Tokyo Stock Exchange Hostage Freed Demands Unmet; Rightist Surrenders After Six Hours
An armed rightist held a hostage for six hours Tuesday at the Tokyo Stock Exchange, then surrendered and told police he was trying to stop government measures allowing wider competition in Japan’s financial industry.
Not only did he fall short of his goal, but he couldn’t even stop stock trading downstairs.
Shortly after 1 p.m., the intruder, Tetsuo Itagaki, was served tea and calmly greeted the deputy comptroller of the exchange during a meeting in his 14th-floor office. Then a shot, fired into the ceiling, rang out.
Itagaki, identified by police as the former leader of an ultranationalist group, locked hostage Masahiro Abe in the room and demanded a meeting with Japan’s finance minister and a halt to trading on the building’s lower floors.
But the market continued trading until its the usual time of 3 p.m., closing slightly higher.
By nightfall, about 400 police, including riot squads in helmets and bulletproof vests, were deployed inside and around the stock exchange. About 1,400 people work in the 15-story building, located in the center of the capital’s crowded financial district.
Police vehicles lined the street, and agents carrying hammers and other gear appeared to be ready to break into the executive office if necessary.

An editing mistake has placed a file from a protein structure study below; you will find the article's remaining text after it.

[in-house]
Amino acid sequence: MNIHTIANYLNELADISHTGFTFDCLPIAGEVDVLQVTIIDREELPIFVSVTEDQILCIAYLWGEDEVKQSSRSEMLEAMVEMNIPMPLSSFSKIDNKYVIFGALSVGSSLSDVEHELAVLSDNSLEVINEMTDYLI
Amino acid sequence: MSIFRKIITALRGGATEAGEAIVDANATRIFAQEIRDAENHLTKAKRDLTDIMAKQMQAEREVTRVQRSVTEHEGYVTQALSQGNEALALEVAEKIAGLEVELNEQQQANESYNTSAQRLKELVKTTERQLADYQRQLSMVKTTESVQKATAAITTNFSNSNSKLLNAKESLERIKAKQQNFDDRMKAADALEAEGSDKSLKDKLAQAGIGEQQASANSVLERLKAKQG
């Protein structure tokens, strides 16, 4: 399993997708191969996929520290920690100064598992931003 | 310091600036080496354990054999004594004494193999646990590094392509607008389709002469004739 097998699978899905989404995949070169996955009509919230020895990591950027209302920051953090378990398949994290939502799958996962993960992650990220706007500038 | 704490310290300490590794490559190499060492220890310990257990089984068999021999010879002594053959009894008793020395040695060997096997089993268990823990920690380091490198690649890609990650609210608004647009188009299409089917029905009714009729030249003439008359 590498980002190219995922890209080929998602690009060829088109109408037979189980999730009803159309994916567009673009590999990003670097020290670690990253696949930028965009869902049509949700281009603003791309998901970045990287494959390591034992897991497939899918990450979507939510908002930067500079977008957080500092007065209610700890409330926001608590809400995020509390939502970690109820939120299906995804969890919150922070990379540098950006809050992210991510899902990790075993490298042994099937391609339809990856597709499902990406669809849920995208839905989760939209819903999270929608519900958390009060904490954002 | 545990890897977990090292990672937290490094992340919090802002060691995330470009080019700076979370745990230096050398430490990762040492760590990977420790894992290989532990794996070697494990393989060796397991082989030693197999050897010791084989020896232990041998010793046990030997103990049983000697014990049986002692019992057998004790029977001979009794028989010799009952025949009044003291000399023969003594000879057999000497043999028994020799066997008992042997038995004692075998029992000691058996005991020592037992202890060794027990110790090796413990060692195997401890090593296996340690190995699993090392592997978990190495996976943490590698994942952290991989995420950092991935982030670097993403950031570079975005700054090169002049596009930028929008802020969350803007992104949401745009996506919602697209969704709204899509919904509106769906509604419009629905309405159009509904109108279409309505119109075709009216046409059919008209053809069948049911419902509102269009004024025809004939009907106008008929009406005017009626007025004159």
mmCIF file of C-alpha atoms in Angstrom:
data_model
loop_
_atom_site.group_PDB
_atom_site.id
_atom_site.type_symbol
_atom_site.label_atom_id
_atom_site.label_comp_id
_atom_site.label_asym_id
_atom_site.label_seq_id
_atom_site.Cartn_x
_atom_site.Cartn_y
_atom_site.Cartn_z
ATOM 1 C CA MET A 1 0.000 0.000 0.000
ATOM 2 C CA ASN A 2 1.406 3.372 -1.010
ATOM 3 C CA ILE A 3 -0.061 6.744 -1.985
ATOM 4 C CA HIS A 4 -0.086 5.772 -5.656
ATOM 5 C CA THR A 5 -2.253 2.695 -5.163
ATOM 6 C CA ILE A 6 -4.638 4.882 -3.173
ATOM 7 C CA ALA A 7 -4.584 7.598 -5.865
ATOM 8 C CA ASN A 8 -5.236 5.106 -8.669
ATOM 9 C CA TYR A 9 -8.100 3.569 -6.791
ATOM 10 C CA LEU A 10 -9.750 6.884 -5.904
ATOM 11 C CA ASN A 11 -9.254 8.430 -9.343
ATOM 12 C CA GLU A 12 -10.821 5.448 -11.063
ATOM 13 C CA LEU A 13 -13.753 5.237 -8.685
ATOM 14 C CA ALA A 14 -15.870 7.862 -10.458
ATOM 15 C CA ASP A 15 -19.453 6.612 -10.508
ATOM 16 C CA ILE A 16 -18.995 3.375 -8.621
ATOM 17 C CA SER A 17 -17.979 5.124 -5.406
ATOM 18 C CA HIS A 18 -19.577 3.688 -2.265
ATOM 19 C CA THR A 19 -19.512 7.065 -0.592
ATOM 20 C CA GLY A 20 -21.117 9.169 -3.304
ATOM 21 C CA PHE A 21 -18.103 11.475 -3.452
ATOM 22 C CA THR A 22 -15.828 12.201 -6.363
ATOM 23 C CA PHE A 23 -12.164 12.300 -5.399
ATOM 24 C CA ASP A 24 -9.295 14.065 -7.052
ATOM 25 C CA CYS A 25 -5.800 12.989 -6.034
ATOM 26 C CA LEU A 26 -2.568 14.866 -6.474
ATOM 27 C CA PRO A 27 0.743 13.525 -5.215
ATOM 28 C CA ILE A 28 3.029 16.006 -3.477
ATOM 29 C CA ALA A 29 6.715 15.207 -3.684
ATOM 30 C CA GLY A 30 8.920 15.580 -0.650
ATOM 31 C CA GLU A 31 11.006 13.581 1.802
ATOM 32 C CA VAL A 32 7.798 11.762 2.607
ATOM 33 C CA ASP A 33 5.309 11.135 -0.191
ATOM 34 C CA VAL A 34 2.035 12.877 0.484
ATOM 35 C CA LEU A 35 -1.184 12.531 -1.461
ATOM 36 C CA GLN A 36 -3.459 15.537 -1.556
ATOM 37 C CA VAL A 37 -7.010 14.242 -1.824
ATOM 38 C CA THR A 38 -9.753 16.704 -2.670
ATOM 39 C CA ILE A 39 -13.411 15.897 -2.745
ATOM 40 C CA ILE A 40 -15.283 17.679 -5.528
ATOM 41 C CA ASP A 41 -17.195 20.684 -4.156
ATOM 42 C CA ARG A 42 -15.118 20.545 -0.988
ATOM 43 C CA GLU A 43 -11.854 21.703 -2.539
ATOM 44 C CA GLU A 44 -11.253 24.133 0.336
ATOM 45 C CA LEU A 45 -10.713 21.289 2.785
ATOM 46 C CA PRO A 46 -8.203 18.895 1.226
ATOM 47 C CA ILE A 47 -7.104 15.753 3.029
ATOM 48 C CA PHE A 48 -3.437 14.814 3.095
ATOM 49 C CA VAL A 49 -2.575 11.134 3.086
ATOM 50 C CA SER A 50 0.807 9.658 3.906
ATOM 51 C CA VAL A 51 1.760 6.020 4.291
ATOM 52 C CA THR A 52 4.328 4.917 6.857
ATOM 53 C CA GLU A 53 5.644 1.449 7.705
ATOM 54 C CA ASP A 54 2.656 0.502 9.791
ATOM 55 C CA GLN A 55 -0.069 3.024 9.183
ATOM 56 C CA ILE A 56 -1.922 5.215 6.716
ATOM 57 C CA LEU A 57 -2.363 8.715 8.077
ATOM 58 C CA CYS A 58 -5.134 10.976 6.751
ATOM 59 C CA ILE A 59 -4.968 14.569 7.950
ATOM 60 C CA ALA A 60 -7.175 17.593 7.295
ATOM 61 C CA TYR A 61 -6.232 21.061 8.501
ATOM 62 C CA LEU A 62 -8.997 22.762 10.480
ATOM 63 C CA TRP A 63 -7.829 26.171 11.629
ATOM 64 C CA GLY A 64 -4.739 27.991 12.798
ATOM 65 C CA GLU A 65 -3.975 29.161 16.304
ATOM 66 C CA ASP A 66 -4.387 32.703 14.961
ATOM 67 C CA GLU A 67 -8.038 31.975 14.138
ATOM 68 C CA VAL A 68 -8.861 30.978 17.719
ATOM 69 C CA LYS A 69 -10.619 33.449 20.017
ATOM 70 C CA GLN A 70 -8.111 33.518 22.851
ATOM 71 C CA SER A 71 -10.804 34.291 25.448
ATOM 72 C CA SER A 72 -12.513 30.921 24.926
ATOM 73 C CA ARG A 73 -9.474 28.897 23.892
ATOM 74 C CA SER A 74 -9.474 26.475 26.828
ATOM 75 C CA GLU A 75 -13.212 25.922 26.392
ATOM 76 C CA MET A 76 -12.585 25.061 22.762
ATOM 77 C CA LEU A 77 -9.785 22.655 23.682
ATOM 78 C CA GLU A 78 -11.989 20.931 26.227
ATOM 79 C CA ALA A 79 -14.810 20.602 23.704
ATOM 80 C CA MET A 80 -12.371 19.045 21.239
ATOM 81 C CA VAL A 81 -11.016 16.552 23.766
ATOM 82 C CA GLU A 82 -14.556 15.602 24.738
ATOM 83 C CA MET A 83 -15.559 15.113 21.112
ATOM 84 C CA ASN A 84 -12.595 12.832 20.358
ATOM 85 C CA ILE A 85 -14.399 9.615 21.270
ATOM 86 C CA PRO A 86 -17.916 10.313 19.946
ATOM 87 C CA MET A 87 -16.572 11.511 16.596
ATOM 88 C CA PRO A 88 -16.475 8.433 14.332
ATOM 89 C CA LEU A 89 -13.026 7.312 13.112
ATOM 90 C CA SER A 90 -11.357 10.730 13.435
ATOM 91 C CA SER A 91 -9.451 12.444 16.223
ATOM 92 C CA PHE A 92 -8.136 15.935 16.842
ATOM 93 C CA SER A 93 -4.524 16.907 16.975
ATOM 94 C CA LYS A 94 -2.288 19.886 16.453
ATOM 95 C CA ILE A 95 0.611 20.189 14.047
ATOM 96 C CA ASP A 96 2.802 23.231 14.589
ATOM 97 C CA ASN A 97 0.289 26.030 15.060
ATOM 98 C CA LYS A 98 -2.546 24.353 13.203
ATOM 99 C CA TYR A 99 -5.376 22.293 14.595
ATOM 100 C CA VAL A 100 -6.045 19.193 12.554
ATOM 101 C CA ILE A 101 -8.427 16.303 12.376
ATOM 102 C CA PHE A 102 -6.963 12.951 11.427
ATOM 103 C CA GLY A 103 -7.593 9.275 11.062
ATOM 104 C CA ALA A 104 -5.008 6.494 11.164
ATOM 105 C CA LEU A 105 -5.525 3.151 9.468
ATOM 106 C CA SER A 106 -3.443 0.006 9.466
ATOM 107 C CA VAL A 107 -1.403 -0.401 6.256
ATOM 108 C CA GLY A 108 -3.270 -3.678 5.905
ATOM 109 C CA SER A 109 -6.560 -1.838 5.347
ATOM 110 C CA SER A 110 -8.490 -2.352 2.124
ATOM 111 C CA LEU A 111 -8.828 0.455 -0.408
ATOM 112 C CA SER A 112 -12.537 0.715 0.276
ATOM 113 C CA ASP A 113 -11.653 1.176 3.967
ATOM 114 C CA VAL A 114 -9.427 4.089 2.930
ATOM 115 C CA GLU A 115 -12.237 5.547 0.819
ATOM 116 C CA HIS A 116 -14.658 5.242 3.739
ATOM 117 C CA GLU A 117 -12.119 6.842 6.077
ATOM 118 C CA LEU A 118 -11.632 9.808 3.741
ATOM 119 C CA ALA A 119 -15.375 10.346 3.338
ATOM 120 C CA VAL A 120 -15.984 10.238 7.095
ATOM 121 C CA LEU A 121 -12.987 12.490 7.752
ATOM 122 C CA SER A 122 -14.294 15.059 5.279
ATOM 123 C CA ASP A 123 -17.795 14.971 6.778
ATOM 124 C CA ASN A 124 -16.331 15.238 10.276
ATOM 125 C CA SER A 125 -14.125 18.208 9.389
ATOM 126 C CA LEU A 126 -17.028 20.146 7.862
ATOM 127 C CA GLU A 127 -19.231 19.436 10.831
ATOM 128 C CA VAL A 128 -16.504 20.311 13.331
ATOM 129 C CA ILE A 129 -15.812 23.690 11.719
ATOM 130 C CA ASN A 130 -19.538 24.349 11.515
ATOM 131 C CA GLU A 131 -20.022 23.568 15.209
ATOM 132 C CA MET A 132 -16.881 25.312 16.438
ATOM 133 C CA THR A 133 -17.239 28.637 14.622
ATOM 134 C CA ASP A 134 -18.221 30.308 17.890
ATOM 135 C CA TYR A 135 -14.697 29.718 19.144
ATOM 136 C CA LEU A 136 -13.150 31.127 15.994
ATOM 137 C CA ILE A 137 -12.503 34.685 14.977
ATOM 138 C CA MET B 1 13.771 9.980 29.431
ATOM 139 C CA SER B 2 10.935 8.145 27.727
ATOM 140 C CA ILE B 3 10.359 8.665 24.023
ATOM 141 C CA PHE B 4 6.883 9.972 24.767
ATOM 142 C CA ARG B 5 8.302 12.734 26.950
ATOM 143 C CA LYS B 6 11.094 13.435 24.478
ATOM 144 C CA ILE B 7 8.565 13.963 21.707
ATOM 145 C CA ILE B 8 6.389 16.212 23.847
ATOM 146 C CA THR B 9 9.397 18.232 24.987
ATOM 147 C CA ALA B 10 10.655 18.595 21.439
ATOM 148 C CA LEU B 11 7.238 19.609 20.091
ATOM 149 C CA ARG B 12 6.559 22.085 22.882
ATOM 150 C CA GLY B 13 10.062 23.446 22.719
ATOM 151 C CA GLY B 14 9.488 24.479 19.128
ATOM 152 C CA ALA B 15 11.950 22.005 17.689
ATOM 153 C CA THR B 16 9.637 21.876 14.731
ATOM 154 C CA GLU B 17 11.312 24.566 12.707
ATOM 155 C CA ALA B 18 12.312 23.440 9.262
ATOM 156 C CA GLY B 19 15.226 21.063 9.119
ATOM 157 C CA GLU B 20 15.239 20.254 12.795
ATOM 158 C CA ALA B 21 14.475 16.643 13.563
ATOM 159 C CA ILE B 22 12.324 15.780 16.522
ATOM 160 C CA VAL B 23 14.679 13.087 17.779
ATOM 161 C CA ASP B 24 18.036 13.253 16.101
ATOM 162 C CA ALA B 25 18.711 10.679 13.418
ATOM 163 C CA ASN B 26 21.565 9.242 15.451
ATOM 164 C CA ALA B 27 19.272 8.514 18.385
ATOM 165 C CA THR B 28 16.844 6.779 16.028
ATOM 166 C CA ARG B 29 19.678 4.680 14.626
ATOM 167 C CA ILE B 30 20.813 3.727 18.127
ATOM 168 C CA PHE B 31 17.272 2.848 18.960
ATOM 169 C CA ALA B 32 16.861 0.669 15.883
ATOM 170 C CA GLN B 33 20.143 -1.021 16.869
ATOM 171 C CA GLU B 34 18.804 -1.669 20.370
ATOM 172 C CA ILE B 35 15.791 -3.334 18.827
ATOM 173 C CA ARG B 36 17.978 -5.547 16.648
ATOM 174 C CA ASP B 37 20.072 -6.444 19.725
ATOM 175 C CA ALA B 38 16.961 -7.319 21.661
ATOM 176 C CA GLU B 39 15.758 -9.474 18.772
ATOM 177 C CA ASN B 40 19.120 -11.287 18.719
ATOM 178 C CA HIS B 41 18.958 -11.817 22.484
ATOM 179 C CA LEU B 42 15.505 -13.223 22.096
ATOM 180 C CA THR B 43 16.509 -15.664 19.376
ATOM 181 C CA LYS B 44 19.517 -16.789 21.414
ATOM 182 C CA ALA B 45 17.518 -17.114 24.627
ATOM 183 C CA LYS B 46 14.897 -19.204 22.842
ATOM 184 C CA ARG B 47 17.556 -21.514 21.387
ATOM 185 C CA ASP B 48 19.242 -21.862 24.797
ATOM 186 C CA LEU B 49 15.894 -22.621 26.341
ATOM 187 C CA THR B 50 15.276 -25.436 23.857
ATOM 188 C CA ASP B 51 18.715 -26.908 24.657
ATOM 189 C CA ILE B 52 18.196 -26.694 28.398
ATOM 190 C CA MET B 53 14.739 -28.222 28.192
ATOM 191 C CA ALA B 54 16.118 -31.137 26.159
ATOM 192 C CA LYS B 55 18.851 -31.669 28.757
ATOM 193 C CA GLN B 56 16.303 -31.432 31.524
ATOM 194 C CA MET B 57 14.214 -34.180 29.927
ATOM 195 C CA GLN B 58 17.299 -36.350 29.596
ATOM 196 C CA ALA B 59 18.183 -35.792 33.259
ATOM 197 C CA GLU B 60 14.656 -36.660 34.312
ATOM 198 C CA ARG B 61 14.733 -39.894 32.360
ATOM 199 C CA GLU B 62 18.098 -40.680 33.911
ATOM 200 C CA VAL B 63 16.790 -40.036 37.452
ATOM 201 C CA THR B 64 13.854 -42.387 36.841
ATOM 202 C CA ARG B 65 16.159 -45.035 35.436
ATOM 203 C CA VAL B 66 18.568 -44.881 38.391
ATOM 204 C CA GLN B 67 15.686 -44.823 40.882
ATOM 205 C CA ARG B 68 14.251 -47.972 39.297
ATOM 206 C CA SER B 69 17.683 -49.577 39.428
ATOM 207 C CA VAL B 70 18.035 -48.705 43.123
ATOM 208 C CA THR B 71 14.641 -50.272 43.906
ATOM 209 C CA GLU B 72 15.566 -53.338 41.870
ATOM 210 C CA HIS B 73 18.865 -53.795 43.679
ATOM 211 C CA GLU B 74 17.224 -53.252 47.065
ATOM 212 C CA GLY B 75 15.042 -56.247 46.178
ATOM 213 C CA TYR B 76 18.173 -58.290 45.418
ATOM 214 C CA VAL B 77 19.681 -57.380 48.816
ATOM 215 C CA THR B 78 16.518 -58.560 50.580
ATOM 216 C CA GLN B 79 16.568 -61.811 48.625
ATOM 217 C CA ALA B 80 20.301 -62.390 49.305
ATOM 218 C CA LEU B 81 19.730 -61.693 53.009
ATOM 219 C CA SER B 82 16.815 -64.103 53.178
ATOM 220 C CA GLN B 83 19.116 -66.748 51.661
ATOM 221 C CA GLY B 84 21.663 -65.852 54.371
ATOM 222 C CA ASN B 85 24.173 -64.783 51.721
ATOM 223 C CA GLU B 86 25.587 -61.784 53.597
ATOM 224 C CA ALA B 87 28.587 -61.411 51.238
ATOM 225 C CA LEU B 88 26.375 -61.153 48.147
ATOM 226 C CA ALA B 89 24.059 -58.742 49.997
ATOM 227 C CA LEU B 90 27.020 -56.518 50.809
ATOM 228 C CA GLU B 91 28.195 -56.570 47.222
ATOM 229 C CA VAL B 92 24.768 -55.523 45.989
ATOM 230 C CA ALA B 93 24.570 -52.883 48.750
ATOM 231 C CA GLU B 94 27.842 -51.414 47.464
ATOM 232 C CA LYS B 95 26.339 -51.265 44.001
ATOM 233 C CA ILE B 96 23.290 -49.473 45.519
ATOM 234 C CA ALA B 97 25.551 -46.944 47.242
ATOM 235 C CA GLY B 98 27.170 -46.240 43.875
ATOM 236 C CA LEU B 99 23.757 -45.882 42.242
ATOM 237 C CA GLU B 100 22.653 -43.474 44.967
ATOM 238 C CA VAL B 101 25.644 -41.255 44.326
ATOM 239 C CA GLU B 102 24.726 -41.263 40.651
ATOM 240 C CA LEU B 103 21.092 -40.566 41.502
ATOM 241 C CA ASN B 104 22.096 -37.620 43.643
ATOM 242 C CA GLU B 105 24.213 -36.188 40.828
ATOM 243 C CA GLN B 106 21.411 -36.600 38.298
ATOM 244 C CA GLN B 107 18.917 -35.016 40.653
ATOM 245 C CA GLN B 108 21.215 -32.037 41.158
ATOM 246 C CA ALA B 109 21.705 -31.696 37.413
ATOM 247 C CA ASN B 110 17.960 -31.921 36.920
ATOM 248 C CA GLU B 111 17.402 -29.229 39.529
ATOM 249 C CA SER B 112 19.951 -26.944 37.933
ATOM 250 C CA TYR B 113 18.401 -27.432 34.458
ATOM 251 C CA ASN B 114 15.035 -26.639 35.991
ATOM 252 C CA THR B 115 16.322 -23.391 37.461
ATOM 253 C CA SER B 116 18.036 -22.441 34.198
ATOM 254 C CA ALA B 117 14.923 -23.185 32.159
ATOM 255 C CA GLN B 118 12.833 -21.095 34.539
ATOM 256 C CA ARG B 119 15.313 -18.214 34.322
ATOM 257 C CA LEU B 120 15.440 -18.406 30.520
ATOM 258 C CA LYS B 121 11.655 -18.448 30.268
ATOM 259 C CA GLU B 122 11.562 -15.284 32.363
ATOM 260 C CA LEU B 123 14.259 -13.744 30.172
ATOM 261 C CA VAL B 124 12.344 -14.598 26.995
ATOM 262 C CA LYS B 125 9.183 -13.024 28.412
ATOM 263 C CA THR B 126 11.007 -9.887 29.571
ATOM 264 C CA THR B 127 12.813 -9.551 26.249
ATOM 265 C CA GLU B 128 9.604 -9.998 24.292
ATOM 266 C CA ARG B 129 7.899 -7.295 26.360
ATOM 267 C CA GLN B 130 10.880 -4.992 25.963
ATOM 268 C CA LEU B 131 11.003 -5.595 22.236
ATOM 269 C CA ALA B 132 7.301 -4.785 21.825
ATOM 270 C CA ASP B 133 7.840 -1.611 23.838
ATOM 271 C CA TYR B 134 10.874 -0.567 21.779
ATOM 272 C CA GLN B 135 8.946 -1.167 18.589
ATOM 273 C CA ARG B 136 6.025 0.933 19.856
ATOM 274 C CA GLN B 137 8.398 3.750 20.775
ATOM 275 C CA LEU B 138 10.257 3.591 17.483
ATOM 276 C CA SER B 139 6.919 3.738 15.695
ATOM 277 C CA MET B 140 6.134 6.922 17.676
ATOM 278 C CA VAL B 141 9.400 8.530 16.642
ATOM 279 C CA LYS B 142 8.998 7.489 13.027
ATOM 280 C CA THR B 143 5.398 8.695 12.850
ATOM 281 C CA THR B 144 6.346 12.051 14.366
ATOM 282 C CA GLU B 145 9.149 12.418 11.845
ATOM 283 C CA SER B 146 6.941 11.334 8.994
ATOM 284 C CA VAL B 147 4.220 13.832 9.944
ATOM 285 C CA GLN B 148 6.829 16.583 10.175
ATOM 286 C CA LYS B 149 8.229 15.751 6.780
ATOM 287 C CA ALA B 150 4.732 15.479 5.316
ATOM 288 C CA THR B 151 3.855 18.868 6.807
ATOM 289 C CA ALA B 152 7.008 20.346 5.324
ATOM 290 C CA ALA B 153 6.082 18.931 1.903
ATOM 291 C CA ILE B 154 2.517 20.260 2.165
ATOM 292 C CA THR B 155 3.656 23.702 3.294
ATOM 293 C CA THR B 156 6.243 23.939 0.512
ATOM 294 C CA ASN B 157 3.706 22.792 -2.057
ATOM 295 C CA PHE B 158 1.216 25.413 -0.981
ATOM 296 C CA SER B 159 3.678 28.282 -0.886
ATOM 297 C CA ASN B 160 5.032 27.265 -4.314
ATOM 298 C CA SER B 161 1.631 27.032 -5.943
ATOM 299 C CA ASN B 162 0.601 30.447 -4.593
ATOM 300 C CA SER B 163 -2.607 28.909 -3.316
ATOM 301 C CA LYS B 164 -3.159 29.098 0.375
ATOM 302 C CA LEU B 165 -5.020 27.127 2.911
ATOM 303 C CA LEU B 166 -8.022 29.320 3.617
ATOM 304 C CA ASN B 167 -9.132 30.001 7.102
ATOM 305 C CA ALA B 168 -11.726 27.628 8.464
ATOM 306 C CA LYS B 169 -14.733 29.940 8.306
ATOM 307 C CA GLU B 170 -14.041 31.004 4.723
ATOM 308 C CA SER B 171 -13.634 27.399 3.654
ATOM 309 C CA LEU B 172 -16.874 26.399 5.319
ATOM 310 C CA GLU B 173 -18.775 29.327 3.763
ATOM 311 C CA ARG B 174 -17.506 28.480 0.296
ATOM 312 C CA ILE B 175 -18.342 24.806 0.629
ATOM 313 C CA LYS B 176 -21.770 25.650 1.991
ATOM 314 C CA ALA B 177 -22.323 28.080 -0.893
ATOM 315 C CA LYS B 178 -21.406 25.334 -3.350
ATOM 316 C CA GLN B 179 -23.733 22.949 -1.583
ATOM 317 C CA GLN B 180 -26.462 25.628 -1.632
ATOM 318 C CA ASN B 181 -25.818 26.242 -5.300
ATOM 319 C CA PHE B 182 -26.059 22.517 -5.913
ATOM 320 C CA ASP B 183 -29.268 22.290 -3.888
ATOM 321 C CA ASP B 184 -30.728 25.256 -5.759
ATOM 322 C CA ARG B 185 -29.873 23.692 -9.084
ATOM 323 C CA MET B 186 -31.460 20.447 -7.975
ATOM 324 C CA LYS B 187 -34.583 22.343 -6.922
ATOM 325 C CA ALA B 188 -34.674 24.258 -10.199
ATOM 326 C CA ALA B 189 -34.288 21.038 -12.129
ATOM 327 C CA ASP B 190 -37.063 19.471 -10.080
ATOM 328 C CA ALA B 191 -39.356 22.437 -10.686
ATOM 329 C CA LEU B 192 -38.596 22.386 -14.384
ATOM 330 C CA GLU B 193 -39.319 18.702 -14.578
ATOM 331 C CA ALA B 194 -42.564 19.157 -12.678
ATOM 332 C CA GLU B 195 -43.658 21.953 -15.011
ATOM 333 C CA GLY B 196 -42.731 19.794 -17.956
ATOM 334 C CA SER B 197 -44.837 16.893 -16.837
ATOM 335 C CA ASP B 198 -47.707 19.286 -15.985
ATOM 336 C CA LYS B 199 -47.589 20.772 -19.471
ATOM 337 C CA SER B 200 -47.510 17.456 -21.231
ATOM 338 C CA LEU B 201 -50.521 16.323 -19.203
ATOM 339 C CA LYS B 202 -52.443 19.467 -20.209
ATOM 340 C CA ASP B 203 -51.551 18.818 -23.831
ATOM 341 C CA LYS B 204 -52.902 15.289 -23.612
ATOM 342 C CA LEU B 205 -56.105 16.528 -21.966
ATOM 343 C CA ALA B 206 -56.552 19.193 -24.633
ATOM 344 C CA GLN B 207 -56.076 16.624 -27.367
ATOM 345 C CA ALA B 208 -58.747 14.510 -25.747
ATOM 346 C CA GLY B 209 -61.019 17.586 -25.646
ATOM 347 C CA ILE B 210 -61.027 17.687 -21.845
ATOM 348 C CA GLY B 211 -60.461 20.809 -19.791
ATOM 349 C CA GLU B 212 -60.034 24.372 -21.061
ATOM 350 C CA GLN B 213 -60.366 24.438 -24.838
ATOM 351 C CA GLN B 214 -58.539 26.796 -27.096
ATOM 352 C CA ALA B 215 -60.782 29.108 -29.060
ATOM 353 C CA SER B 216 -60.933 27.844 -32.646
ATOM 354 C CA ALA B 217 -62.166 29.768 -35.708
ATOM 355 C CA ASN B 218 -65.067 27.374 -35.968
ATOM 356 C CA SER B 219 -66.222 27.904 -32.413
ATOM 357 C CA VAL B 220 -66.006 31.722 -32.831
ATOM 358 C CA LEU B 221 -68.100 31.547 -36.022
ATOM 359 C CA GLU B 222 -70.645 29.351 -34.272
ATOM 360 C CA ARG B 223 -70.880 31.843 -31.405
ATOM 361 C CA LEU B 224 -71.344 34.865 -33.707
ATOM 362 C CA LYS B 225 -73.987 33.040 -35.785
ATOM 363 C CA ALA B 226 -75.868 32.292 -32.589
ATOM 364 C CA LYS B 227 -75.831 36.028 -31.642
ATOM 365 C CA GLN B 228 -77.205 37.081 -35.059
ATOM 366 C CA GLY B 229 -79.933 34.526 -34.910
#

But the intruder released Abe unharmed after six hours.
Itagaki, 41, said he wanted to stop the government’s “big bang” deregulation efforts, said a police spokesman, who identified himself only by his surname, Nishiyama.
One aim of the measures is to invigorate Japan’s financial industry, whose troubles with bad debts and scandals have been a major reason for increasing gloom over Japan’s sagging economy.
The market has been volatile for months amid Asia’s regional economic turmoil and a string of high-profile bankruptcies in Japan.
Itagaki has been arrested in rightist attacks in the past, including the 1985 firebombing of a Defense Agency facility to protest construction of a U.S. military housing project, police said.
Rightists who call for a return to Japan’s militarist past have a long history of violence and intimidation. They often have been linked to attacks and threats against government officials and other critics.